Get data protected responsibly, GDPR is closer than you think – the impact of GDPR on small and big insurance businesses

Get data protected responsibly, GDPR is closer than you think – the impact of GDPR on small and big insurance businesses

21-Dec-2017 by Sabine VanderLinden

GDPR raises some complex challenges for insurance companies; we need access to personal data to underwrite well, but we need to treat it in a way that is transparent and that engenders trust with the customer.
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“When we have all data online it will be great for humanity. It is a prerequisite to solving many problems that humankind faces.” Quote from Robert Cailliau – Belgian Informatics Engineer and Computer Scientist who, together with Tim Berners-Lee, developed the World Wide Web.

Let’s assume for one moment that the world was perfect. Completely protected from cybercrime, hackers and data breaches. And let’s imagine that a sizable volume of your personal, business and health data were online, how amazing would this be to get access to the most personalized support and answers to your most complex issues and problems?

However great data is, and despite all the amazing things we are able to do with it to solve problems, when it comes to people it is universally agreed that there is a need to treat personal data with respect. To ensure that this happens, the data protection laws that already existed have been updated to meet the needs of an increasingly data rich, online and digital world – so as businesses we now have the responsibility of meeting the legislative requirements of GDPR.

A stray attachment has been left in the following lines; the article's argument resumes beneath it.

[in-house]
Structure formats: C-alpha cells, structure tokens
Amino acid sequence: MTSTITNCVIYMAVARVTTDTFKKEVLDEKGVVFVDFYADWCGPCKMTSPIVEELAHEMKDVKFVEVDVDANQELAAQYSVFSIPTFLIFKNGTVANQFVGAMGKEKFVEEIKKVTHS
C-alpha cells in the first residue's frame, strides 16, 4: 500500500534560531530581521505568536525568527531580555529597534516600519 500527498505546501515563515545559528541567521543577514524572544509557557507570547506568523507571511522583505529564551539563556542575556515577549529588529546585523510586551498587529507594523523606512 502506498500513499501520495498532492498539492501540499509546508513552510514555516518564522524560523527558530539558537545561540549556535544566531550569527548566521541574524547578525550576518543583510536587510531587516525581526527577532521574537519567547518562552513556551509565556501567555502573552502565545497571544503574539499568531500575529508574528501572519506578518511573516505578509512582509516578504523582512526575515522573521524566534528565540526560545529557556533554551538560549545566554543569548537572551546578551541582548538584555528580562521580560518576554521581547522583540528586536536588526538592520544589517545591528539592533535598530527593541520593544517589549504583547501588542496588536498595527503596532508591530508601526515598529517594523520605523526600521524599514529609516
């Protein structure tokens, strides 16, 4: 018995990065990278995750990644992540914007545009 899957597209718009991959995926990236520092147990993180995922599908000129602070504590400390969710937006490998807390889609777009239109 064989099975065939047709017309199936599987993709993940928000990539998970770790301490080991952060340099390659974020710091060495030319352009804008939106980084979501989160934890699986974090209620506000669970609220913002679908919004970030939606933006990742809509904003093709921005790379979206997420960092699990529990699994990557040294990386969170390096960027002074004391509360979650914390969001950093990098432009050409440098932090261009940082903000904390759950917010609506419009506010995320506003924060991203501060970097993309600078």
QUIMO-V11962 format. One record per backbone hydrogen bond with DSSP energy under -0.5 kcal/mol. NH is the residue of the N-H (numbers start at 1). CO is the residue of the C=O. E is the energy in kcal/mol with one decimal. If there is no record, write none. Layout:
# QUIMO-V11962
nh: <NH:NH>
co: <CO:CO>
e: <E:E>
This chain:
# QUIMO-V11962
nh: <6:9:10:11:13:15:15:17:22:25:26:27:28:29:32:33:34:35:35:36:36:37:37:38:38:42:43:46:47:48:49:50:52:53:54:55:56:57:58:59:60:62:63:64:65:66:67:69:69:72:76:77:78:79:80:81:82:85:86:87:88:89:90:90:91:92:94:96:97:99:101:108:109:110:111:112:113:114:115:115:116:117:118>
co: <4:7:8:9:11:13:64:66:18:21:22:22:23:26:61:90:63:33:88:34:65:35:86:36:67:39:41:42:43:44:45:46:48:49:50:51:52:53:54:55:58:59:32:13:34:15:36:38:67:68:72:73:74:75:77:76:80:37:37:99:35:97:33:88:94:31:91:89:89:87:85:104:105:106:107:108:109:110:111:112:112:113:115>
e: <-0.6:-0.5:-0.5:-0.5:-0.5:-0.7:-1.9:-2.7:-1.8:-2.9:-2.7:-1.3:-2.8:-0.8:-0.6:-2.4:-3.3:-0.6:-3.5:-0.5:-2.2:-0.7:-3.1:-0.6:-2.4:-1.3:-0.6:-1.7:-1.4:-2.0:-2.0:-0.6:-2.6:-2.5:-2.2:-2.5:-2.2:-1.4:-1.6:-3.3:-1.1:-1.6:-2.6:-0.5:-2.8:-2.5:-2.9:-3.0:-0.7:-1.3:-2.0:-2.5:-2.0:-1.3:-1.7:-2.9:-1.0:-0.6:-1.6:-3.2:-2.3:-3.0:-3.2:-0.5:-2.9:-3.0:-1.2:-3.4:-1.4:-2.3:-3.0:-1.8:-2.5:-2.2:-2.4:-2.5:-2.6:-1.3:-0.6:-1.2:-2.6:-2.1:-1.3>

When asked about the regulation, Julian Saunders, CEO of PORT, recent graduate from Startupbootcamp InsurTech’s 2017 cohort states:

“The GDPR changes everything when it comes to managing personal data. New privacy and security demands mean your brand reputation is at stake. At present, we are in a world of disconnected systems but the future nirvana for personal data is that it will flow seamlessly between people and businesses to the benefit of both. Compliance is a great start but GDPR ushers in cultural changes that go way beyond mere compliance. My recommendation for any business is to start your preparations early and be ready for the opportunities that will emerge from a more connected world of free-flowing personal information.”

GDPR is the new data protection legislation formed by the EU that—regardless of Brexit—will be adopted in the UK from 25th May 2018. GDPR stands for General Data Protection Regulation and refers to all the customer data your business collects, handles and holds. GDPR is being introduced to meet rising demands from the consumer to provide greater levels of data regulation and compliance and to ensure that personal data is used and held responsibly in a transparent manner with the full understanding of the customer.

There’s an analogy that GDPR is like teenage sex. Everyone is talking about it, few people are actually doing it and those that are doing it are probably doing it badly. [Tweet this]

The reality is that GDPR will not sort itself out and the ICO (Information Commissioners Office) will not be very forgiving if you are not ready for it by 25th May 2018.  So to recap, what are the main elements of GDPR that will impact the insurance industry?

  1. Consent – if you are holding personal data about your customers you have to be able to prove that you have their implicit consent to use and profile their data.
  2. Data Portability – your customers own and have control of their own data, you are just a custodian of it and therefore your use of it is only temporary whilst they are your customer. If they choose to move to a new insurer, you are legally obliged to pass all that customer’s data to their new insurer and erase it from your database.